By Karen Bean, See the Triumph Contributor
According to the Polaris Project (http://www.polarisproject.org/) North Carolina is 10th in the nation in Human Trafficking. This is based on the number of calls received by the National Human Trafficking Hotline (1-888-373-7888). Arguably, this is only one measure but, as human trafficking is largely an invisible problem which is not tracked extensively, the issue could be much larger and determining which state has the largest volume of trafficking is irrelevant.
The personal stories of trafficking survivors that live in the Charlotte area, where I live, are testament to the horrific and heartbreaking reality of human trafficking. Their willingness to share their experiences and to advocate for change are truly inspiring. I am co-chair for a group that is trying to understand how widespread human sex trafficking is in the Charlotte-Mecklenburg area and what we can do to eradicate the problem.
Our group is passionate about gathering information and advocating for a solution. We have talked with police departments, judges, district attorneys, and shelter administrators in addition to reading and attending workshops to increase our knowledge. However, our process has had its ups and downs.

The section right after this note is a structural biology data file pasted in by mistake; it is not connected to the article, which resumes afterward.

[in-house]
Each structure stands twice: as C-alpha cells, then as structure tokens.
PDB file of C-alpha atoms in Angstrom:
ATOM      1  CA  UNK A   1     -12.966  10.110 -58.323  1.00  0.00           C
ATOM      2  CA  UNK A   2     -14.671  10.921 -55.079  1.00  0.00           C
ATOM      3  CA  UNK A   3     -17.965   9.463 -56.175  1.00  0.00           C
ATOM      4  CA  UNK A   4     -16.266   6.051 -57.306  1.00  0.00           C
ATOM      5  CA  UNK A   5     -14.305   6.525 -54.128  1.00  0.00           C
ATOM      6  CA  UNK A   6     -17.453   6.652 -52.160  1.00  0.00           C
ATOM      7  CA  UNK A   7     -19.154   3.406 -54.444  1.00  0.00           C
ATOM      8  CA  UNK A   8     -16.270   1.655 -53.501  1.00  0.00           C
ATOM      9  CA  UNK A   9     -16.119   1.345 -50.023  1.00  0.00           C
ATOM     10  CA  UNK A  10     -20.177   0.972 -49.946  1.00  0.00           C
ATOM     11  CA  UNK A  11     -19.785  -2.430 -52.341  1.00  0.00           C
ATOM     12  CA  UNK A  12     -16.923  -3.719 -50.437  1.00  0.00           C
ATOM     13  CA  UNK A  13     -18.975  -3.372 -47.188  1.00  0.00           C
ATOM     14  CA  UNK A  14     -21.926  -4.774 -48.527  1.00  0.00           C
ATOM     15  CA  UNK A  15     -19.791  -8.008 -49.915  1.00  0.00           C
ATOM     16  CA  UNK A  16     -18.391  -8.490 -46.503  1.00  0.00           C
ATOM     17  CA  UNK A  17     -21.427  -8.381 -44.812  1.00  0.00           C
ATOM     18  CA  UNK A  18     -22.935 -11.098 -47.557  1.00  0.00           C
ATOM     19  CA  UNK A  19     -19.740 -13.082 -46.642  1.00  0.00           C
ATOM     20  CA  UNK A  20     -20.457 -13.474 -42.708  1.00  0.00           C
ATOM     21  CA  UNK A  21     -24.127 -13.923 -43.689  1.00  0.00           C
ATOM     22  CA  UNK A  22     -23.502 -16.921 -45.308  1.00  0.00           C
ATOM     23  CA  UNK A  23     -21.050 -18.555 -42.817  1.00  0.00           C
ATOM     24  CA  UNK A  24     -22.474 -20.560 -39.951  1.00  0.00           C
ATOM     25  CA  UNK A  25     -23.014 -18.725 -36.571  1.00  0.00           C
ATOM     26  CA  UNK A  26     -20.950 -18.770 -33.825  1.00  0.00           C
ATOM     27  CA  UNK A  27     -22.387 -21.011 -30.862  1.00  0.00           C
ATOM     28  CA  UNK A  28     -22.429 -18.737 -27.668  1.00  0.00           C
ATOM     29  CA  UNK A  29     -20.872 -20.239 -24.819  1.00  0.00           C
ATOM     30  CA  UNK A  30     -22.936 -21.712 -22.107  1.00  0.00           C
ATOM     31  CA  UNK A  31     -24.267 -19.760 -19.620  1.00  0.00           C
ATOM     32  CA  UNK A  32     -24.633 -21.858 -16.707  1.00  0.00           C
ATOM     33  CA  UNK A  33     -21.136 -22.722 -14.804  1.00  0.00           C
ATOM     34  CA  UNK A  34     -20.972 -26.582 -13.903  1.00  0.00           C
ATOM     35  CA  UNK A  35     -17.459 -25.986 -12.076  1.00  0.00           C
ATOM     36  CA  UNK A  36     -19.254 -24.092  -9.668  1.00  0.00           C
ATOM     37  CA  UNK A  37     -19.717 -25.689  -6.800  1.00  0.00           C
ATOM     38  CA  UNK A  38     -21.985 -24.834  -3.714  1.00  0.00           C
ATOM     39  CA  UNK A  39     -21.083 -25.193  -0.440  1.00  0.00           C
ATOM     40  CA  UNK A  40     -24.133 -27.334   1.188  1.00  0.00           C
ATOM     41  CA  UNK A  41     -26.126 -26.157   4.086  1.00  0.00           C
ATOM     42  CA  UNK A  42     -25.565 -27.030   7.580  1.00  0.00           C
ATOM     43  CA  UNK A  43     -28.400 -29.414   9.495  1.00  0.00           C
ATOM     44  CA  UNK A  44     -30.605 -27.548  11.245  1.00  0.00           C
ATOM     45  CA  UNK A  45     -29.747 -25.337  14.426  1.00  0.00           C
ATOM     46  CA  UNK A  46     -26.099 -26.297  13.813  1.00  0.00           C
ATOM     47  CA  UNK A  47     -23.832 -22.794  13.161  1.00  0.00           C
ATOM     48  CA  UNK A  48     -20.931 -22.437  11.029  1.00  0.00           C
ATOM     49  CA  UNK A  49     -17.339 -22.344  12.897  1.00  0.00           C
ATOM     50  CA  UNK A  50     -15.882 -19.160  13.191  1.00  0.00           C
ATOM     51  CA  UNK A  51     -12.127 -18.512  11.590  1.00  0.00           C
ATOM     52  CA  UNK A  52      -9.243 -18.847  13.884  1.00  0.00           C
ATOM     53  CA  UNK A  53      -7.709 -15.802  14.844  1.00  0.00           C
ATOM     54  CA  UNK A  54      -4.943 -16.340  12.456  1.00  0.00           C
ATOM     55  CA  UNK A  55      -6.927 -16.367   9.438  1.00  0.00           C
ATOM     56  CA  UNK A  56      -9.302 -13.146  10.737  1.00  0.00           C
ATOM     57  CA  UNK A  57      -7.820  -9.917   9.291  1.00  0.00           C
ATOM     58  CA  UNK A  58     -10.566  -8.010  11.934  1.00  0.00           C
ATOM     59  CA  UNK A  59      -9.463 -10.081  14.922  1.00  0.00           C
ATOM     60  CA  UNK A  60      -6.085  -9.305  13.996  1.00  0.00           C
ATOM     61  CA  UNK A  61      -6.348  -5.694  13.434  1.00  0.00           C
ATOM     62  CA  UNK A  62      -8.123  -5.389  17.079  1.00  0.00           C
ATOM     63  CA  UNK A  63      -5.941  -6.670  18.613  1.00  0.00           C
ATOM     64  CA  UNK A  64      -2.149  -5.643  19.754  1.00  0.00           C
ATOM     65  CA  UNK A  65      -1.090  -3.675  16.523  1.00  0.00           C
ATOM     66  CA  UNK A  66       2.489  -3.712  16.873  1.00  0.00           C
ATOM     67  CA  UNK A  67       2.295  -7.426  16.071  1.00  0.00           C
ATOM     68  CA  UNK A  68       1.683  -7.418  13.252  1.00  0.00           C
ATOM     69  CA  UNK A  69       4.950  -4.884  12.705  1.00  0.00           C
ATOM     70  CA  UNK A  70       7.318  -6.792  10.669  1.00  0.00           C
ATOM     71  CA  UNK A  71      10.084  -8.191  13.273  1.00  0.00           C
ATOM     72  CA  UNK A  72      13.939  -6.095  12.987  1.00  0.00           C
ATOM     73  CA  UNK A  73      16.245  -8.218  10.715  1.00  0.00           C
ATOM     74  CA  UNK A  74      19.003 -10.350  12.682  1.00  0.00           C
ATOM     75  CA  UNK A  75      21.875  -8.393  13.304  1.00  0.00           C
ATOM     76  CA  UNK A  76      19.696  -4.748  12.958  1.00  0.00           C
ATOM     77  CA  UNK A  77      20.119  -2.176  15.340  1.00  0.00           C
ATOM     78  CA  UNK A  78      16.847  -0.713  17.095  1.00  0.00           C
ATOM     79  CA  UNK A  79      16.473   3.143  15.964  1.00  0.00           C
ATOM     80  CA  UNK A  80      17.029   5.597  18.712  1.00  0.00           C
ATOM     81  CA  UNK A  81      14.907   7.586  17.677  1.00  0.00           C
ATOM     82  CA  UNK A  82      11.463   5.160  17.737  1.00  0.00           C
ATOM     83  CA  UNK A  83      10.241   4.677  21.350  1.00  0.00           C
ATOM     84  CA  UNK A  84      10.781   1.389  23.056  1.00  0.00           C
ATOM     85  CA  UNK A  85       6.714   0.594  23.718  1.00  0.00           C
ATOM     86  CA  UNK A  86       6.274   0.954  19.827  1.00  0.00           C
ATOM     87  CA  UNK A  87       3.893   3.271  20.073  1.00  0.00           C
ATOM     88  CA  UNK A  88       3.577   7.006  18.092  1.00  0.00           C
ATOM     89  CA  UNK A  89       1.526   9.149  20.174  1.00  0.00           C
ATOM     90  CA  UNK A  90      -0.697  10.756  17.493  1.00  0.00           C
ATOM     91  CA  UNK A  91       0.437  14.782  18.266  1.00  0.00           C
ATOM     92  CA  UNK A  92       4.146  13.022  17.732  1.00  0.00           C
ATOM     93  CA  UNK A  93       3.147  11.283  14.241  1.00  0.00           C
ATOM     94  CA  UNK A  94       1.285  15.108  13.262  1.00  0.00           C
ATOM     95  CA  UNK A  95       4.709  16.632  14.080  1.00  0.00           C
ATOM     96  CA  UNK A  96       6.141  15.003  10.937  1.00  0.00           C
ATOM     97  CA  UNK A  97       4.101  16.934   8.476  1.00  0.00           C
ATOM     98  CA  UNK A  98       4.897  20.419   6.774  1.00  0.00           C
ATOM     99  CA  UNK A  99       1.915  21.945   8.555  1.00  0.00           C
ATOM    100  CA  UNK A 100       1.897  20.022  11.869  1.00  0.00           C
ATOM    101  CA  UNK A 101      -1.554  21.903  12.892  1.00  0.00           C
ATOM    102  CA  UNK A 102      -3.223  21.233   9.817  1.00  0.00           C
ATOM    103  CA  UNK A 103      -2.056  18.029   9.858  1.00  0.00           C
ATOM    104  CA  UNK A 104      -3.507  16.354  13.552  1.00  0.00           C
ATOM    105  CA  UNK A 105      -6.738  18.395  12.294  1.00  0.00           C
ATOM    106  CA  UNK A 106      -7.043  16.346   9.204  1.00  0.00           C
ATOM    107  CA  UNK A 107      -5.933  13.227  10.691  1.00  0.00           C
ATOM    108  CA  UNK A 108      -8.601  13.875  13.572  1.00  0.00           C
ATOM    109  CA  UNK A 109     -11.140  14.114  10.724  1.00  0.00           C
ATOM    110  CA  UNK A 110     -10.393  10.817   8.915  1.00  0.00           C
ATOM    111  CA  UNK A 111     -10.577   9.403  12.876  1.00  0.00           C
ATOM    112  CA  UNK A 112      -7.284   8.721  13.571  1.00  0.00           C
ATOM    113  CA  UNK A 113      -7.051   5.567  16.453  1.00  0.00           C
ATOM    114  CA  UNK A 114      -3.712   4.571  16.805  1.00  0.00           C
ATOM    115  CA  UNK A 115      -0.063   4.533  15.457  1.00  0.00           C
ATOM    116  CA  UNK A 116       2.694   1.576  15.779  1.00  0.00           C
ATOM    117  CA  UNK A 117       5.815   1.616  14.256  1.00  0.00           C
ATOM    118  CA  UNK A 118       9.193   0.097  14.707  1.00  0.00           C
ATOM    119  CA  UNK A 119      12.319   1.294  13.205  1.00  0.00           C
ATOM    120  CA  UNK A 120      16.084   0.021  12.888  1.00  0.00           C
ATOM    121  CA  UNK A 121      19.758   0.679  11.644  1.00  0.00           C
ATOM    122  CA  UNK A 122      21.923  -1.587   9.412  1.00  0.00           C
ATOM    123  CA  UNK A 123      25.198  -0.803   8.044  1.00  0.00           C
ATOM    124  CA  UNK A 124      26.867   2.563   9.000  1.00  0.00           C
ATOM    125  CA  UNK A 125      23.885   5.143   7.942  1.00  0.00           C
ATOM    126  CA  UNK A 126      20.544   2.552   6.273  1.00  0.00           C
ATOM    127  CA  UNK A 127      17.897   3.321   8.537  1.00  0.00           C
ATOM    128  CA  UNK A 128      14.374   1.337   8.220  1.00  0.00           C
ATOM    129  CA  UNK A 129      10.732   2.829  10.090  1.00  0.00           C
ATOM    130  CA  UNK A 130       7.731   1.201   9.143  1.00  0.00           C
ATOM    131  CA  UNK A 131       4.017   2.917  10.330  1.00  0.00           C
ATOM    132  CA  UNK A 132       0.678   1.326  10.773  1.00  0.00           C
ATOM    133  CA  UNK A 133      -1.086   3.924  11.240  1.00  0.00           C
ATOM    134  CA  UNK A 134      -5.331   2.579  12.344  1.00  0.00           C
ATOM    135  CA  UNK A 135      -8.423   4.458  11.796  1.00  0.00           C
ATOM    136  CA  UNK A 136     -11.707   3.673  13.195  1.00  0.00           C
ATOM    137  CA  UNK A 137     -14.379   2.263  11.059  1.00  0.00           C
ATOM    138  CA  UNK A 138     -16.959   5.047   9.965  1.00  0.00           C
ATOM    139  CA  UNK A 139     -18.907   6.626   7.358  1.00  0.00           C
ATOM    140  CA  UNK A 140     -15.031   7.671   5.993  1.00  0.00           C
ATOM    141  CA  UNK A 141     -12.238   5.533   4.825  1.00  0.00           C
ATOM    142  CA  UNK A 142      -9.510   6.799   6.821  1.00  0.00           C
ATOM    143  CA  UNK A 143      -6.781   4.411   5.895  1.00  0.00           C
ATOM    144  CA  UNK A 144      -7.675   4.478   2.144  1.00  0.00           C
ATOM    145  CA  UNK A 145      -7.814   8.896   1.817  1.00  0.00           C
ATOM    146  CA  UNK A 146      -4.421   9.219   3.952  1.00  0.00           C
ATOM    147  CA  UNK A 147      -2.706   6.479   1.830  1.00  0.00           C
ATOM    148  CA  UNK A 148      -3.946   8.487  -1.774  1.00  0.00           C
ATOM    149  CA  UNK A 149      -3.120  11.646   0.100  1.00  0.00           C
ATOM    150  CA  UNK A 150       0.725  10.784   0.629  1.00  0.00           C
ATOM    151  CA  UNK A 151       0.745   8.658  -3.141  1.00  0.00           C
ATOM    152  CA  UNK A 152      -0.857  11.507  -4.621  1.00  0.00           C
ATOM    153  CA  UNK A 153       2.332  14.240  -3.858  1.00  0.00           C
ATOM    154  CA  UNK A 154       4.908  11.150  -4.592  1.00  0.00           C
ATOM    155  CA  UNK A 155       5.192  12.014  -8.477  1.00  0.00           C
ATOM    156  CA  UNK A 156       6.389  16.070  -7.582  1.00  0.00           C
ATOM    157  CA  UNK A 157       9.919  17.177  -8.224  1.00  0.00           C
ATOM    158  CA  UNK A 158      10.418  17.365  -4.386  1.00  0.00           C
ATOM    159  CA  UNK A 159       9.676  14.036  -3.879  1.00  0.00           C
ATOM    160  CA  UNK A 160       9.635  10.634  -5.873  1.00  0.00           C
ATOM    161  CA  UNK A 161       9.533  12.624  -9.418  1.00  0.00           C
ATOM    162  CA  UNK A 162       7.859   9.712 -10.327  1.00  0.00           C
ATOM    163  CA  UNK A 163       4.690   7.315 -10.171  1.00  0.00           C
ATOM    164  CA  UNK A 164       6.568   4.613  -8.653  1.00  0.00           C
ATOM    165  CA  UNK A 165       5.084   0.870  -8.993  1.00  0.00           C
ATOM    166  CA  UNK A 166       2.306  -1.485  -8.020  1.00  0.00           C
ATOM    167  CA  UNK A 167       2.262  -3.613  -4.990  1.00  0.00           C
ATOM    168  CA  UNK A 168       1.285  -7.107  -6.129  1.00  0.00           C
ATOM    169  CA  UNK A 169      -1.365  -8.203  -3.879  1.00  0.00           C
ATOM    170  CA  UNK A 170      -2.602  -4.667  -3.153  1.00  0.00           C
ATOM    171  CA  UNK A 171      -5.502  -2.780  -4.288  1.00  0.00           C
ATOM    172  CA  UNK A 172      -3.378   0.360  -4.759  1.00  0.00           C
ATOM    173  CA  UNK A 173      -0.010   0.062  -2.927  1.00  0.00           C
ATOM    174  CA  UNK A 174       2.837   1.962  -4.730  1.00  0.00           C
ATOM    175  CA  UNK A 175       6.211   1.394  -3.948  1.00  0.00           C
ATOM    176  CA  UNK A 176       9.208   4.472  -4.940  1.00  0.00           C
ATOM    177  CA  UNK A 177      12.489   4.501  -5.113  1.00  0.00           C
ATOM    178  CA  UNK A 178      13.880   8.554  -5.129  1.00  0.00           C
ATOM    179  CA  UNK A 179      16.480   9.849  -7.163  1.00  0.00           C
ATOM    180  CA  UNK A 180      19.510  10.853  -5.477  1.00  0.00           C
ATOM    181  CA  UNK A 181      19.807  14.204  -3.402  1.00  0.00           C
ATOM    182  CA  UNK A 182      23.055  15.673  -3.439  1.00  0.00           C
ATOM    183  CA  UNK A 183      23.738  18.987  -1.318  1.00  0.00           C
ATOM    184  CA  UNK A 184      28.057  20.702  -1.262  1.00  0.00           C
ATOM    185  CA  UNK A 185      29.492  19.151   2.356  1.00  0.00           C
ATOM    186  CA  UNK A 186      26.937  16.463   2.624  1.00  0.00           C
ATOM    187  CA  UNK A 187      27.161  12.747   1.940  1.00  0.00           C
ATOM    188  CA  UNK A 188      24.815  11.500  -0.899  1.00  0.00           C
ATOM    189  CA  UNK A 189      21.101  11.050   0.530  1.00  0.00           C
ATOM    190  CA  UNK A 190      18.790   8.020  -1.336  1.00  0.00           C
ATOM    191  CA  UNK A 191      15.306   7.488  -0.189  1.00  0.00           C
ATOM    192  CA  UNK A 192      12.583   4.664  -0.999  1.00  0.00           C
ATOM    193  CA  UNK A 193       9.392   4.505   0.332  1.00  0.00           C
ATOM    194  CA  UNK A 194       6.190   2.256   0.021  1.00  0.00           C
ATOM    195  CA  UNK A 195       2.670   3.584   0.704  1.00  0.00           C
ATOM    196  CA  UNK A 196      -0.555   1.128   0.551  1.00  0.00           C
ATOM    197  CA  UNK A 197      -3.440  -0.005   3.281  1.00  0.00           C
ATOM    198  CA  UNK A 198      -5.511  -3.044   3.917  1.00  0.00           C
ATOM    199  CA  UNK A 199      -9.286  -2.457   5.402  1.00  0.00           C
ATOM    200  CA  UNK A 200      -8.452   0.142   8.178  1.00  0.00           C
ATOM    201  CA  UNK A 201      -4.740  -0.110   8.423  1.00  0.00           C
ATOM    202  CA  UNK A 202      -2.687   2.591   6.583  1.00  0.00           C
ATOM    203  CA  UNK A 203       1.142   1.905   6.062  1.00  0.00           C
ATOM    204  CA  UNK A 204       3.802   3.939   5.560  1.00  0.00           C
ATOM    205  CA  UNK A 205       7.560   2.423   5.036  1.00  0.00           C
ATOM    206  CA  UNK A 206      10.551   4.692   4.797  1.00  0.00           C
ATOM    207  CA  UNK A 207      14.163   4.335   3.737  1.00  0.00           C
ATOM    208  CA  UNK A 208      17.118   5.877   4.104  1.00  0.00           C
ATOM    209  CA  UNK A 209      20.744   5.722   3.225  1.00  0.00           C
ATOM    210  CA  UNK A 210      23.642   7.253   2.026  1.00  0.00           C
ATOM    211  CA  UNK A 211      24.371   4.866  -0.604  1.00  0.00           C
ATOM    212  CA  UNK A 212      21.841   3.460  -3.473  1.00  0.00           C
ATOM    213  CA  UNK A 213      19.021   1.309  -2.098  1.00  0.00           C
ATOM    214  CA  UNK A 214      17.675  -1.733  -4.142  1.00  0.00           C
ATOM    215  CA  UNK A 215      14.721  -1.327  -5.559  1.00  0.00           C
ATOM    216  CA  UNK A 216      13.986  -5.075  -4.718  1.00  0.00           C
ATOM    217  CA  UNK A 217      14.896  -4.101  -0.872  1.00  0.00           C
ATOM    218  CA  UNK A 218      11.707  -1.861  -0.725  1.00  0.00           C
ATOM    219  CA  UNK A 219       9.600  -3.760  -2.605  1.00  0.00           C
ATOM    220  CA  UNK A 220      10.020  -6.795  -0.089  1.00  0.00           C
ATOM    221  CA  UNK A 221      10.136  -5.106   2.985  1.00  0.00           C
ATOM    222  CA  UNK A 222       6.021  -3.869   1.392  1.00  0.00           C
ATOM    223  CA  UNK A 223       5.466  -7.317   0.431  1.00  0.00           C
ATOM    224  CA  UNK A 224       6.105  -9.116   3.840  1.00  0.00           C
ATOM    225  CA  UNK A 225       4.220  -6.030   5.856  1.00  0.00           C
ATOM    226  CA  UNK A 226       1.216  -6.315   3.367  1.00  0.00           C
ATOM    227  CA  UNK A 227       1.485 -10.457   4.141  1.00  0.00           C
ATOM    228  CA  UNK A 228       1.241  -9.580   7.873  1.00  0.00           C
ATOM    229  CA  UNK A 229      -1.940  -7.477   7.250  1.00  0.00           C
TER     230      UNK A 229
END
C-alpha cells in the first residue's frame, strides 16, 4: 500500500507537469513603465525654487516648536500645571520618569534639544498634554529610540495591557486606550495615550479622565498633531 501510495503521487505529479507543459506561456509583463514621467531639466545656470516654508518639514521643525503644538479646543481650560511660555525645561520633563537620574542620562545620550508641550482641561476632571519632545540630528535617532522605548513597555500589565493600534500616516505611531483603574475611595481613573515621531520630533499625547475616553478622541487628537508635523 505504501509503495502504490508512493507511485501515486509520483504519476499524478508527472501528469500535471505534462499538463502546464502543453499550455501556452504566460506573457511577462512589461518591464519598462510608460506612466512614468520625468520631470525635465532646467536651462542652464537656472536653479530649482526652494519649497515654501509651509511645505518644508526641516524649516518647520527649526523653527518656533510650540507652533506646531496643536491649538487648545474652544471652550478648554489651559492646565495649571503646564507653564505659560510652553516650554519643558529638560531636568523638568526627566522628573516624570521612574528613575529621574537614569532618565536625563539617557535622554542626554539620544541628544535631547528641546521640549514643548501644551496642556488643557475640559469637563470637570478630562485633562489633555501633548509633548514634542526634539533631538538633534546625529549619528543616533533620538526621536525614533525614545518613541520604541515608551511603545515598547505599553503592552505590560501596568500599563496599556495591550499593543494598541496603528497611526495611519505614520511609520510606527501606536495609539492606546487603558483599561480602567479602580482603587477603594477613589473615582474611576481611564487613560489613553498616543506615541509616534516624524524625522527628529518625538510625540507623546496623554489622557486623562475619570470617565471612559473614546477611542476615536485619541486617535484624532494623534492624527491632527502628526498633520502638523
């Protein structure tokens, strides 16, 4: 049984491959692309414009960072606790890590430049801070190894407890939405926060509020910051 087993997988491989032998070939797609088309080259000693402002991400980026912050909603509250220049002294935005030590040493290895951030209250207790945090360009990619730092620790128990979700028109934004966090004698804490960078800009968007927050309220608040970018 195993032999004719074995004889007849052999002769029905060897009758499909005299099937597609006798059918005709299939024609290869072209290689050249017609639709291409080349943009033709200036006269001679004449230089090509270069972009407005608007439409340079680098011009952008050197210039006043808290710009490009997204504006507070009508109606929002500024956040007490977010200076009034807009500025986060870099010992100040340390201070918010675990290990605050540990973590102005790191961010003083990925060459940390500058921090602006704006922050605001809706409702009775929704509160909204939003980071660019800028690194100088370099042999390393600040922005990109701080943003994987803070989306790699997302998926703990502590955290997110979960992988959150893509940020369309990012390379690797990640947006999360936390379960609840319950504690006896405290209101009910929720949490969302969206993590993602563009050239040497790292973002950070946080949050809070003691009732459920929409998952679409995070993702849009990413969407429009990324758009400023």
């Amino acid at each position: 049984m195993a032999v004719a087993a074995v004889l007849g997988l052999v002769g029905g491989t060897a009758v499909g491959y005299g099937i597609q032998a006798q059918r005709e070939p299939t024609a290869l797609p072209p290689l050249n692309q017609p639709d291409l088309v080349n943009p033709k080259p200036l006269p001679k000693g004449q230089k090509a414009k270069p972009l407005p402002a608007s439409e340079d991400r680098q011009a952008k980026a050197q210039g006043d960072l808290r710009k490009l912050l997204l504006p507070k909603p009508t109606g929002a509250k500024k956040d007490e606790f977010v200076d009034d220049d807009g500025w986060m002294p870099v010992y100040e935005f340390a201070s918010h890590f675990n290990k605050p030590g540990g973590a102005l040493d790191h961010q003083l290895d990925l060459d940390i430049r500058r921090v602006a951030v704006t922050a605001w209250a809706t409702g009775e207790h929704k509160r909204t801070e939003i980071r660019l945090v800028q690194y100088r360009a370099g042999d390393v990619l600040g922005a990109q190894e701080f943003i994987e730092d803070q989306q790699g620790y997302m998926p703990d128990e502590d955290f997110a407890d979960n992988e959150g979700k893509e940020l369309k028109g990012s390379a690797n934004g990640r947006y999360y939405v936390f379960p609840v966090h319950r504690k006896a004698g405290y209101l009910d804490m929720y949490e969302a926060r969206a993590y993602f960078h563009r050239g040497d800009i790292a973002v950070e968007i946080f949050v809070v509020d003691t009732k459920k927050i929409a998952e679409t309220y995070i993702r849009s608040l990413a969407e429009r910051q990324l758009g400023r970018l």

Human trafficking is such a huge issue nationally and globally. How can we possibly make a difference? We seem to be running in place and I fear that our group is feeling disheartened. In spite of this, I remain hopeful. North Carolina has passed legislation in the past few years that has established a fairly strong legal framework for handling traffickers.
Our study group has decided to narrow our focus to actions that could have tangible results locally. One example is advocating for education and awareness of human trafficking for children and their parents. The typical age of girls lured into trafficking is 13, and often the first connection with a trafficker is though the Internet. Informing young children of how trafficking occurs and what to do if they or their friends are faced with a trafficking situation is a small but important step. Then we’ll go from there.
Advocacy reminds me of an a cappella choir. Even without instruments the voices make a beautiful sound. And with each added voice the sound becomes more powerful and even more beautiful. Add your voice on issues that matter to you. Collectively, we can make a difference!